Developing thinking skills: what Socrates would say to Bloom

I do not know whether you have read a superb book that was awarded the Espasa Essay prize in 2003: "Lo que Sócrates diría a Woody Allen", by Juan Antonio Rivera. Each of the chapters of this book focuses on a film that arises an ethical issue/dilemma and the reader is offered several possibilities to make him/her take a stand on it.

Why am I  writing about this book today? We started our seminar sessions last October and it is time to reflect on the work we have carried out to contribute to develop the so-called "thinking skills" in our students. For instance, have we used the Socratic method  and exploited  its benefits by questioning our students to help them  develop their own understanding? Let me give you an example for a Geography class. 

Why are questions so important in teaching? 

Research  leaves no doubt that instruction which includes posing questions during lessons is more effective in producing achievement gains than instruction carried out without questioning students.

When we  think about the nature of our questions,  we also need to consider the purpose of those questions, that is, what are we trying to achieve in questioning students at any particular point in our teaching time?

There are a number of purposes in asking questions, among which I would highlight:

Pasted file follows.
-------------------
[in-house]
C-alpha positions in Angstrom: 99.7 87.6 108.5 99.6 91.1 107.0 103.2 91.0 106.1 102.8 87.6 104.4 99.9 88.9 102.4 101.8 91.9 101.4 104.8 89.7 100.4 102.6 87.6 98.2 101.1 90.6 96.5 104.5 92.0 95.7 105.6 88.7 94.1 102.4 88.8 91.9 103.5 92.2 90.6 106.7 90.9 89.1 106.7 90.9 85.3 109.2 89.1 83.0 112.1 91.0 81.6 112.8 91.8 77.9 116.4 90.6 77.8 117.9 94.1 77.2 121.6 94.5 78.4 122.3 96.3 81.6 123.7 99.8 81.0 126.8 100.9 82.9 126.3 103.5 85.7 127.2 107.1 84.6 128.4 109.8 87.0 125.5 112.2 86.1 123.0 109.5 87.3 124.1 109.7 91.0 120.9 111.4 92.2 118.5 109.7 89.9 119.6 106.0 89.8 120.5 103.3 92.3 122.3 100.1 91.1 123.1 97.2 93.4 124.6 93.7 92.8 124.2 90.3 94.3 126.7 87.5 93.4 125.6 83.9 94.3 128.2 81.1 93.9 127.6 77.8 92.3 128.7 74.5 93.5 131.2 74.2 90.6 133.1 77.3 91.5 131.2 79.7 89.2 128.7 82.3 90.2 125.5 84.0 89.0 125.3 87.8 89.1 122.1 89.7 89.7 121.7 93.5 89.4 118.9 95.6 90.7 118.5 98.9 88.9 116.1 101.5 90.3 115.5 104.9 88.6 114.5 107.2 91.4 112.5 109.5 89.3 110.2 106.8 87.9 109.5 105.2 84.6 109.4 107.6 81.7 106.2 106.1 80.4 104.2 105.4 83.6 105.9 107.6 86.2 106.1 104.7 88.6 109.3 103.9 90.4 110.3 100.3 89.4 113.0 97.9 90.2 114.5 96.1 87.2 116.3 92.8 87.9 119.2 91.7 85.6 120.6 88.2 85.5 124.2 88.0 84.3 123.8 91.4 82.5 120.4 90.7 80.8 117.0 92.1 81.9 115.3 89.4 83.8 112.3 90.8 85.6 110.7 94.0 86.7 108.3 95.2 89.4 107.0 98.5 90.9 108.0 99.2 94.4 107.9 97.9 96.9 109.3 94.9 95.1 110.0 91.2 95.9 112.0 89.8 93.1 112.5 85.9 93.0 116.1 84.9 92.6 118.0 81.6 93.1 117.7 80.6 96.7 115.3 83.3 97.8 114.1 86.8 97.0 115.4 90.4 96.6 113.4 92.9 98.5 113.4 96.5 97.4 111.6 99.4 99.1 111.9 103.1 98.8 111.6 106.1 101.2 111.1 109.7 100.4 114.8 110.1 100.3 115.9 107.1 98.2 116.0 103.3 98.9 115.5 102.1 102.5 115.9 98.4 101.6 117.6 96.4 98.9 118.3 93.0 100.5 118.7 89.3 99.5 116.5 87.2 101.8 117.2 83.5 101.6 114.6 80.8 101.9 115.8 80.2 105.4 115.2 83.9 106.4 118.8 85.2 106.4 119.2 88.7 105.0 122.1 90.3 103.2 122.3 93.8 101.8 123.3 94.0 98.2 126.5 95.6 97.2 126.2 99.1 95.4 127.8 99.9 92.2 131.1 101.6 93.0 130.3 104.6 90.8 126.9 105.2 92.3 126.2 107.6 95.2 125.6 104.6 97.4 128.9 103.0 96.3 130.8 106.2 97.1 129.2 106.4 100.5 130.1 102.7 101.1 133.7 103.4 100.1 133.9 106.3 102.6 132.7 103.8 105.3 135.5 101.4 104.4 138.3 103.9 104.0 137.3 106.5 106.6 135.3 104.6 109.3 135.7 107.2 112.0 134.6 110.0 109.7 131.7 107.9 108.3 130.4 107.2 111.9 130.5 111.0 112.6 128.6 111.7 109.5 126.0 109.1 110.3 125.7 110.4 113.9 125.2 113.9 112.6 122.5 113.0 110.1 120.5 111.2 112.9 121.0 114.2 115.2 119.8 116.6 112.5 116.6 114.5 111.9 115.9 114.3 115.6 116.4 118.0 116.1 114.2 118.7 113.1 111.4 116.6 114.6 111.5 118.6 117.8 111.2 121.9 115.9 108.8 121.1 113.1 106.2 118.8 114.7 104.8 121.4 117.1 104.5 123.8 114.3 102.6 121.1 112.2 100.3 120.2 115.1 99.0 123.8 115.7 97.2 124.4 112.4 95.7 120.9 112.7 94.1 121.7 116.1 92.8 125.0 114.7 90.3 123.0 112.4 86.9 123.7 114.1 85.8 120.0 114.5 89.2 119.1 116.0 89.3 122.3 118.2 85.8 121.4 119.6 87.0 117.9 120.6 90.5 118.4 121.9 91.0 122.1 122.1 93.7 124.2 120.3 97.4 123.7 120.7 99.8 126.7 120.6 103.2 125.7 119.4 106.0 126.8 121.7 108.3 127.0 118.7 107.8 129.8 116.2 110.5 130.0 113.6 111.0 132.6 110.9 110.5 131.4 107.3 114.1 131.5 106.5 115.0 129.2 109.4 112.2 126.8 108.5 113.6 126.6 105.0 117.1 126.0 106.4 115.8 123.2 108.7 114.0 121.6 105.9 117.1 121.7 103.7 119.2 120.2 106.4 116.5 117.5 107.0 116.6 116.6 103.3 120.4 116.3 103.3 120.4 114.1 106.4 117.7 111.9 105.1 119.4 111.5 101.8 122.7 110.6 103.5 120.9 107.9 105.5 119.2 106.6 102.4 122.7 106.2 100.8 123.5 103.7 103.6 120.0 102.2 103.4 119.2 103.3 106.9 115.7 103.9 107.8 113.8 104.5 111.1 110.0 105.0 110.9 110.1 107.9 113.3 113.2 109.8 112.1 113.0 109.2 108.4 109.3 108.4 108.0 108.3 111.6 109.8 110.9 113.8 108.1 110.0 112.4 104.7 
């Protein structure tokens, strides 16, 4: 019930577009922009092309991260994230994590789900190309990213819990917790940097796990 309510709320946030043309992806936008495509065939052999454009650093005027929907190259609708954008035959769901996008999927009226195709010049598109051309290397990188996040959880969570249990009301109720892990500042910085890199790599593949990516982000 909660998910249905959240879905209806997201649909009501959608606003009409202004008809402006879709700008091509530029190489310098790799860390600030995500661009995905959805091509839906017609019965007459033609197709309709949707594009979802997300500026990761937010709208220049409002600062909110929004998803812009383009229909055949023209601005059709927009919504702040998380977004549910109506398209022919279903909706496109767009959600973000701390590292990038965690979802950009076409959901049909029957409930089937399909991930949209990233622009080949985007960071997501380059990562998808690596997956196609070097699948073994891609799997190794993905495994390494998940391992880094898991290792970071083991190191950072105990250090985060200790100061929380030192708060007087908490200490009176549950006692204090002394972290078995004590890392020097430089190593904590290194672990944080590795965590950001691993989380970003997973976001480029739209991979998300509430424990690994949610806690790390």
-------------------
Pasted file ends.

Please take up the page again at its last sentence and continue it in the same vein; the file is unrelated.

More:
• to determine the level of knowledge students bring to the lesson to help activate prior learning
  • to encourage motivation through active, democratic participation in the classroom
  • to demonstrate  that we (teachers) have an interest in students' thoughts
  • to foster cooperative learning, by helping  students learn from one another
  • to help us (teachers) with classroom management since students get so involved with the task that behaviour issues are reduced significantly 
We cannot ignore the huge difference between "skinny" questions and "fat" questions, i.e. LOTS (Lower Order Thinking Skills) and HOTS (Higher Order Thinking Skills). The following video summarizes Bloom's everlasting theory  in a very visual  way:

Tomorrow I  will deepen on the use of  "fat" questions that stimulate critical thinking in our students  and I will show you some activity types that are bound to fulfill the same purpose of strengthening thinking skills. For an appetizer, click here to see an example on  a Technology lesson on  batteries.

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